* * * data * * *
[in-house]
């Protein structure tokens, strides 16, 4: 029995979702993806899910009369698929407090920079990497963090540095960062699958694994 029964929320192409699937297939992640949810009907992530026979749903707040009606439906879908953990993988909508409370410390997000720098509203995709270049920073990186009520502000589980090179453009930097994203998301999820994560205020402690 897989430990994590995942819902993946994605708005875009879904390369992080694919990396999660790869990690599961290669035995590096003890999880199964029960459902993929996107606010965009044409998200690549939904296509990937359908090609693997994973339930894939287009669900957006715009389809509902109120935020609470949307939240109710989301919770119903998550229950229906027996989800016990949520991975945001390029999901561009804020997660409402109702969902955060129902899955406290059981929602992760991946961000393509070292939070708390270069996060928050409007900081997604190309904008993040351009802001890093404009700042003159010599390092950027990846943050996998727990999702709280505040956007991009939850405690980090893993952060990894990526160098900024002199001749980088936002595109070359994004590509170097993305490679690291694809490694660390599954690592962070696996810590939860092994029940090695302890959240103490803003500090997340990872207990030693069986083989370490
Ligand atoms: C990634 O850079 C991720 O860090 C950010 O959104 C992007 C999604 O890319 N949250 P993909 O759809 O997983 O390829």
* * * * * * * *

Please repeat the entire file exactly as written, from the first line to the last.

[in-house]
């Protein structure tokens, strides 16, 4: 029995979702993806899910009369698929407090920079990497963090540095960062699958694994 029964929320192409699937297939992640949810009907992530026979749903707040009606439906879908953990993988909508409370410390997000720098509203995709270049920073990186009520502000589980090179453009930097994203998301999820994560205020402690 897989430990994590995942819902993946994605708005875009879904390369992080694919990396999660790869990690599961290669035995590096003890999880199964029960459902993929996107606010965009044409998200690549939904296509990937359908090609693997994973339930894939287009669900957006715009389809509902109120935020609470949307939240109710989301919770119903998550229950229906027996989800016990949520991975945001390029999901561009804020997660409402109702969902955060129902899955406290059981929602992760991946961000393509070292939070708390270069996060928050409007900081997604190309904008993040351009802001890093404009700042003159010599390092950027990846943050996998727990999702709280505040956007991009939850405690980090893993952060990894990526160098900024002199001749980088936002595109070359994004590509170097993305490679690291694809490694660390599954690592962070696996810590939860092994029940090695302890959240103490803003500090997340990872207990030693069986083989370490
Ligand atoms: C990634 O850079 C991720 O860090 C950010 O959104 C992007 C999604 O890319 N949250 P993909 O759809 O997983 O390829």